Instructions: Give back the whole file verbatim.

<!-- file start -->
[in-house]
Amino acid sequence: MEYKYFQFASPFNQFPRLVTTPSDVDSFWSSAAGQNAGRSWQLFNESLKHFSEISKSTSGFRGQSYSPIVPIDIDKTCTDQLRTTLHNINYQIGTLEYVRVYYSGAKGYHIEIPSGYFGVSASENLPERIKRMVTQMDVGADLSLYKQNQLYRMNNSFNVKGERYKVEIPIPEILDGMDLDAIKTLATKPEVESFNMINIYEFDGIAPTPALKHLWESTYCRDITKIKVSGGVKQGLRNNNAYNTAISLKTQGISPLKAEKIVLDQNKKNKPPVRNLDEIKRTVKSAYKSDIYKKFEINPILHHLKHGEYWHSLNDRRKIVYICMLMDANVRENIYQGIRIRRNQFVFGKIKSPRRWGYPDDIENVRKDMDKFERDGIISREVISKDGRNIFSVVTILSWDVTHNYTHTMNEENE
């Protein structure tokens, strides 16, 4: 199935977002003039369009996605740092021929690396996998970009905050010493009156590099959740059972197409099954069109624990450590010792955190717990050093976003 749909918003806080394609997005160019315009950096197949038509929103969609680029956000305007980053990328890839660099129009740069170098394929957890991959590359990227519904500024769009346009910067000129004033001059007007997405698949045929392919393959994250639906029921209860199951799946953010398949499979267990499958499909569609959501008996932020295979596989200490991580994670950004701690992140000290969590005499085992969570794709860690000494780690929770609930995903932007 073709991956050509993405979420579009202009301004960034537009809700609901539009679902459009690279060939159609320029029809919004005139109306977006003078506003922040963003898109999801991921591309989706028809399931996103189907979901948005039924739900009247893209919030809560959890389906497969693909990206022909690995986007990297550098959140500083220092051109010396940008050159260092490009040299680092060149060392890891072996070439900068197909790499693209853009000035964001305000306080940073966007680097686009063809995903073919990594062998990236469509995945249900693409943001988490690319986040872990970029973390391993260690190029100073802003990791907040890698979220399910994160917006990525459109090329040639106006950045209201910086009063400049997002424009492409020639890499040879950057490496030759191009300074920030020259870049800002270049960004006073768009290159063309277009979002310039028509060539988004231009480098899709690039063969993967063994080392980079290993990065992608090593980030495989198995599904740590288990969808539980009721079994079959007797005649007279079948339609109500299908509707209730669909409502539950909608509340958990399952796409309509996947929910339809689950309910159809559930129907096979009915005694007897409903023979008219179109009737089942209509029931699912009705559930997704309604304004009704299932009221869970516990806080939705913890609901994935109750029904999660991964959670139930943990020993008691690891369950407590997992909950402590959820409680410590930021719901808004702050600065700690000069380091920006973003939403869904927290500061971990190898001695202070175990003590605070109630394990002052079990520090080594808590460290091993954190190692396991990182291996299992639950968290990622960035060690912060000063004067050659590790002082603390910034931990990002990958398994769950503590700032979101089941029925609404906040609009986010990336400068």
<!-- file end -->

[in-house]
Amino acid sequence: MEYKYFQFASPFNQFPRLVTTPSDVDSFWSSAAGQNAGRSWQLFNESLKHFSEISKSTSGFRGQSYSPIVPIDIDKTCTDQLRTTLHNINYQIGTLEYVRVYYSGAKGYHIEIPSGYFGVSASENLPERIKRMVTQMDVGADLSLYKQNQLYRMNNSFNVKGERYKVEIPIPEILDGMDLDAIKTLATKPEVESFNMINIYEFDGIAPTPALKHLWESTYCRDITKIKVSGGVKQGLRNNNAYNTAISLKTQGISPLKAEKIVLDQNKKNKPPVRNLDEIKRTVKSAYKSDIYKKFEINPILHHLKHGEYWHSLNDRRKIVYICMLMDANVRENIYQGIRIRRNQFVFGKIKSPRRWGYPDDIENVRKDMDKFERDGIISREVISKDGRNIFSVVTILSWDVTHNYTHTMNEENE
């Protein structure tokens, strides 16, 4: 199935977002003039369009996605740092021929690396996998970009905050010493009156590099959740059972197409099954069109624990450590010792955190717990050093976003 749909918003806080394609997005160019315009950096197949038509929103969609680029956000305007980053990328890839660099129009740069170098394929957890991959590359990227519904500024769009346009910067000129004033001059007007997405698949045929392919393959994250639906029921209860199951799946953010398949499979267990499958499909569609959501008996932020295979596989200490991580994670950004701690992140000290969590005499085992969570794709860690000494780690929770609930995903932007 073709991956050509993405979420579009202009301004960034537009809700609901539009679902459009690279060939159609320029029809919004005139109306977006003078506003922040963003898109999801991921591309989706028809399931996103189907979901948005039924739900009247893209919030809560959890389906497969693909990206022909690995986007990297550098959140500083220092051109010396940008050159260092490009040299680092060149060392890891072996070439900068197909790499693209853009000035964001305000306080940073966007680097686009063809995903073919990594062998990236469509995945249900693409943001988490690319986040872990970029973390391993260690190029100073802003990791907040890698979220399910994160917006990525459109090329040639106006950045209201910086009063400049997002424009492409020639890499040879950057490496030759191009300074920030020259870049800002270049960004006073768009290159063309277009979002310039028509060539988004231009480098899709690039063969993967063994080392980079290993990065992608090593980030495989198995599904740590288990969808539980009721079994079959007797005649007279079948339609109500299908509707209730669909409502539950909608509340958990399952796409309509996947929910339809689950309910159809559930129907096979009915005694007897409903023979008219179109009737089942209509029931699912009705559930997704309604304004009704299932009221869970516990806080939705913890609901994935109750029904999660991964959670139930943990020993008691690891369950407590997992909950402590959820409680410590930021719901808004702050600065700690000069380091920006973003939403869904927290500061971990190898001695202070175990003590605070109630394990002052079990520090080594808590460290091993954190190692396991990182291996299992639950968290990622960035060690912060000063004067050659590790002082603390910034931990990002990958398994769950503590700032979101089941029925609404906040609009986010990336400068």